• Final Examination

Capable of Professional and Personal Judgement and Initiative

We want our graduates to have emotional intelligence and sound interpersonal skills and to demonstrate discernment and common sense in their professional and personal judgement. They will exercise initiative as needed. They will be capable of risk assessment, and be able to handle ambiguity and complexity, enabling them to be adaptable in diverse and changing environments.

This graduate capability is supported by:

Learning outcomes

  • Explain the role of research and scientific enquiry in health sciences
  • Compare relative merits of different levels of ‘evidence’
  • Explain the importance of evidence based health care
  • Critically appraise available information including published work related to health sciences
  • Explain ethics, confidentiality, conflict of interest and related issues in the context of research and clinical practice
  • Use spread sheets and Minitab for basic statistical analyses of data
  • Interpret basic epidemiological and statistical terms such as confidence intervals, effectiveness, efficacy, error, incidence, mean, median, mode, prevalence, probability, reproducibility, risk, sample size, sampling, SD, sensitivity, significance, specificity and validity
  • Demonstrate skills for self-directed learning and inquiry

Assessment tasks

  • Practical work
  • Assignment 1
  • Assignment 2
  • Final Examination

Commitment to Continuous Learning

Our graduates will have enquiring minds and a literate curiosity which will lead them to pursue knowledge for its own sake. They will continue to pursue learning in their careers and as they participate in the world. They will be capable of reflecting on their experiences and relationships with others and the environment, learning from them, and growing - personally, professionally and socially.

This graduate capability is supported by:

Learning outcomes

  • Explain the role of research and scientific enquiry in health sciences
  • Explain the importance of evidence based health care
  • Use spread sheets and Minitab for basic statistical analyses of data
  • Interpret basic epidemiological and statistical terms such as confidence intervals, effectiveness, efficacy, error, incidence, mean, median, mode, prevalence, probability, reproducibility, risk, sample size, sampling, SD, sensitivity, significance, specificity and validity
  • Demonstrate skills for self-directed learning and inquiry

Assessment tasks

  • Practical work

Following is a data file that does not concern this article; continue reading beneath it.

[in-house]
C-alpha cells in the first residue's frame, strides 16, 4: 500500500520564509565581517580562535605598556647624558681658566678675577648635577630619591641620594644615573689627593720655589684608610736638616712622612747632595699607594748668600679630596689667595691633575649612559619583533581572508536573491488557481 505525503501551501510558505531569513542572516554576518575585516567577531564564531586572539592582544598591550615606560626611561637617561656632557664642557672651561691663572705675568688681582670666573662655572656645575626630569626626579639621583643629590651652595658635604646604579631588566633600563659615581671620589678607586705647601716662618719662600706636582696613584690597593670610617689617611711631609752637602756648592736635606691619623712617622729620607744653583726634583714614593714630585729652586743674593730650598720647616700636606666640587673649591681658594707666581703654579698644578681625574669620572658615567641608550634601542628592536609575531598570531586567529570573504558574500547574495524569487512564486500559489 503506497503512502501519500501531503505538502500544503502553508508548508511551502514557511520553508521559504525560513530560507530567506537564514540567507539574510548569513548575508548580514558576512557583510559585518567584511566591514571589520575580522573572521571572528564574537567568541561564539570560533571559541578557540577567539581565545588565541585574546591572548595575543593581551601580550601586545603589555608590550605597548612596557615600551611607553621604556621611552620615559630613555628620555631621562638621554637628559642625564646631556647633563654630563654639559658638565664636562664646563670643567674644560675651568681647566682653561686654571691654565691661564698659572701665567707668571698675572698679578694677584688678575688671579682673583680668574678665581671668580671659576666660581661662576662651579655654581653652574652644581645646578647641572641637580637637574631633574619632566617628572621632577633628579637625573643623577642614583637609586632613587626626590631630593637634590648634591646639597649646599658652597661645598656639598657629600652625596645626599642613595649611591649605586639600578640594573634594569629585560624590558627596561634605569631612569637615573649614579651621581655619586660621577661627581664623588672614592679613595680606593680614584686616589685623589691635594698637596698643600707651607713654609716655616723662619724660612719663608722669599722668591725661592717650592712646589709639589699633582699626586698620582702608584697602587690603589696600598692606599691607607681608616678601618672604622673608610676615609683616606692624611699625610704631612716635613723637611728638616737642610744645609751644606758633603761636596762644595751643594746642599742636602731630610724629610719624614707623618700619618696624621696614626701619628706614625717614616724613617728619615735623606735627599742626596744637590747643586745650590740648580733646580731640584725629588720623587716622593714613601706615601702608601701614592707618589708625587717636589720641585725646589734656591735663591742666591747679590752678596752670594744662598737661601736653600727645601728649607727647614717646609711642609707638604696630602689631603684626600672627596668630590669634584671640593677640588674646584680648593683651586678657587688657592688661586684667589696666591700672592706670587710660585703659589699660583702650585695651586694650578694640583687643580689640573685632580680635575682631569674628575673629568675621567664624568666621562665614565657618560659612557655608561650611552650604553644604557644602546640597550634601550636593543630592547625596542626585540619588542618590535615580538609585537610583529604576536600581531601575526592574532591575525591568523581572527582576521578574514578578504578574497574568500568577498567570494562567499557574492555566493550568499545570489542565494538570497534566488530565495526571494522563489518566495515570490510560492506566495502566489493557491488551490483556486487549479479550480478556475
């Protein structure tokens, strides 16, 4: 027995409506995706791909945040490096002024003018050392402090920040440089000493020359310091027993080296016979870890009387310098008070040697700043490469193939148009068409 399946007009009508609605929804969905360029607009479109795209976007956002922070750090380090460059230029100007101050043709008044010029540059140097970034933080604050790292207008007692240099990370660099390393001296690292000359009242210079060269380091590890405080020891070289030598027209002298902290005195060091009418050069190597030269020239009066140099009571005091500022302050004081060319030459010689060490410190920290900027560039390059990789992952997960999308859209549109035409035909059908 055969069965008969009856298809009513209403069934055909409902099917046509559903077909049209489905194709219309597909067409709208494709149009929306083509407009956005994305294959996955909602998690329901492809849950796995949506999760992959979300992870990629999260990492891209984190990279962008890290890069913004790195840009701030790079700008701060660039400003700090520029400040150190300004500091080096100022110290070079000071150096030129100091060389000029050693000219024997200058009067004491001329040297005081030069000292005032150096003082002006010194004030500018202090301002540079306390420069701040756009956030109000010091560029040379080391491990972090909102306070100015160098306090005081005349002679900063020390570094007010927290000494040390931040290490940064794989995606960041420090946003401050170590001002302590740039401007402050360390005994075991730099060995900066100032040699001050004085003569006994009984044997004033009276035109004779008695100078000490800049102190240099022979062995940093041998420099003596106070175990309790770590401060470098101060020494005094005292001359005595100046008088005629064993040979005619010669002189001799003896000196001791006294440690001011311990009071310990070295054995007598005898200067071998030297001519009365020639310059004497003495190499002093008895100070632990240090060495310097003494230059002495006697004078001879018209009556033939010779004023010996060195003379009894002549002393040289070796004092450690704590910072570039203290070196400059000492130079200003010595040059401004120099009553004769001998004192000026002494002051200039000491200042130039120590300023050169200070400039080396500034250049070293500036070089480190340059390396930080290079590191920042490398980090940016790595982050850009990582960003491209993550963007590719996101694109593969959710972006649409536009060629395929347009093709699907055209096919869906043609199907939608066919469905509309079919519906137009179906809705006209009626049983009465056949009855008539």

• Assignment 1
  • Assignment 2
  • Final Examination

Critical, Analytical and Integrative Thinking

We want our graduates to be capable of reasoning, questioning and analysing, and to integrate and synthesise learning and knowledge from a range of sources and environments; to be able to critique constraints, assumptions and limitations; to be able to think independently and systemically in relation to scholarly activity, in the workplace, and in the world. We want them to have a level of scientific and information technology literacy.

This graduate capability is supported by:

Learning outcomes

  • Explain the role of research and scientific enquiry in health sciences
  • Compare relative merits of different levels of ‘evidence’
  • Explain the importance of evidence based health care
  • Critically appraise available information including published work related to health sciences
  • Explain ethics, confidentiality, conflict of interest and related issues in the context of research and clinical practice
  • Use spread sheets and Minitab for basic statistical analyses of data
  • Interpret basic epidemiological and statistical terms such as confidence intervals, effectiveness, efficacy, error, incidence, mean, median, mode, prevalence, probability, reproducibility, risk, sample size, sampling, SD, sensitivity, significance, specificity and validity
  • Demonstrate skills for self-directed learning and inquiry

Assessment tasks

  • Practical work
  • Assignment 1
  • Assignment 2
  • Final Examination

Socially and Environmentally Active and Responsible

We want our graduates to be aware of and have respect for self and others; to be able to work with others as a leader and a team player; to have a sense of connectedness with others and country; and to have a sense of mutual obligation. Our graduates should be informed and active participants in moving society towards sustainability.

This graduate capability is supported by:

Learning outcomes

  • Explain the importance of evidence based health care
  • Critically appraise available information including published work related to health sciences
  • Explain ethics, confidentiality, conflict of interest and related issues in the context of research and clinical practice
  • Demonstrate skills for self-directed learning and inquiry

Assessment tasks

  • Practical work
  • Assignment 1
  • Assignment 2
  • Final Examination

Changes from Previous Offering

1) Exam was a hurdle until 2016. Now it is not a hurdle. 2) For final examination, students were allowed to take 1 A4 written notes. This will be discontinued. 

Changes since First Published

Date Description
14/02/2017 Under the unit schedule, "Attendance: Attendance for practicals is compulsory. Attendance at lectures is strongly recommended." has been changed to "Participation in practicals is compulsory. Attendance at lectures is strongly recommended."